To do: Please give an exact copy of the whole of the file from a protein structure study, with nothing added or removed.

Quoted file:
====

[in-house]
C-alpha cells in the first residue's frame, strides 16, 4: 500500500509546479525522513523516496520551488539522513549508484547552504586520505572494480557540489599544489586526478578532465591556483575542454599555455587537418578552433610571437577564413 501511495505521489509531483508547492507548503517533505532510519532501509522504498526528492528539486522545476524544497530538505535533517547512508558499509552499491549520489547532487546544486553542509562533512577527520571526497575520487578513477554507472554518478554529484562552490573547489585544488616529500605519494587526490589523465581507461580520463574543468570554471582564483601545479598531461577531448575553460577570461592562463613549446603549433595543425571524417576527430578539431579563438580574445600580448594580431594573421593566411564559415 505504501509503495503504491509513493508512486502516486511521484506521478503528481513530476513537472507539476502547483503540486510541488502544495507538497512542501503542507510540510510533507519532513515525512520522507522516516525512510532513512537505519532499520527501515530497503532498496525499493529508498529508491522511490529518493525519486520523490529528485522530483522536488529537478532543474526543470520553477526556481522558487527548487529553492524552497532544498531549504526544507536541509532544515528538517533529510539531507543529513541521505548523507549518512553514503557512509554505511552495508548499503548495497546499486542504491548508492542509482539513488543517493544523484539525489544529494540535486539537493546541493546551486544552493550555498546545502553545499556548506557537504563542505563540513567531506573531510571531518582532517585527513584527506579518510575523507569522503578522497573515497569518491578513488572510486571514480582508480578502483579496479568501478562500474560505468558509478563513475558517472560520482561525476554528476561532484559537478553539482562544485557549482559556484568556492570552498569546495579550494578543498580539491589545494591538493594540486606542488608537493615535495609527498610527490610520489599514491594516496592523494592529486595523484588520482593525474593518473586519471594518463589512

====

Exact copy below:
[in-house]
C-alpha cells in the first residue's frame, strides 16, 4: 500500500509546479525522513523516496520551488539522513549508484547552504586520505572494480557540489599544489586526478578532465591556483575542454599555455587537418578552433610571437577564413 501511495505521489509531483508547492507548503517533505532510519532501509522504498526528492528539486522545476524544497530538505535533517547512508558499509552499491549520489547532487546544486553542509562533512577527520571526497575520487578513477554507472554518478554529484562552490573547489585544488616529500605519494587526490589523465581507461580520463574543468570554471582564483601545479598531461577531448575553460577570461592562463613549446603549433595543425571524417576527430578539431579563438580574445600580448594580431594573421593566411564559415 505504501509503495503504491509513493508512486502516486511521484506521478503528481513530476513537472507539476502547483503540486510541488502544495507538497512542501503542507510540510510533507519532513515525512520522507522516516525512510532513512537505519532499520527501515530497503532498496525499493529508498529508491522511490529518493525519486520523490529528485522530483522536488529537478532543474526543470520553477526556481522558487527548487529553492524552497532544498531549504526544507536541509532544515528538517533529510539531507543529513541521505548523507549518512553514503557512509554505511552495508548499503548495497546499486542504491548508492542509482539513488543517493544523484539525489544529494540535486539537493546541493546551486544552493550555498546545502553545499556548506557537504563542505563540513567531506573531510571531518582532517585527513584527506579518510575523507569522503578522497573515497569518491578513488572510486571514480582508480578502483579496479568501478562500474560505468558509478563513475558517472560520482561525476554528476561532484559537478553539482562544485557549482559556484568556492570552498569546495579550494578543498580539491589545494591538493594540486606542488608537493615535495609527498610527490610520489599514491594516496592523494592529486595523484588520482593525474593518473586519471594518463589512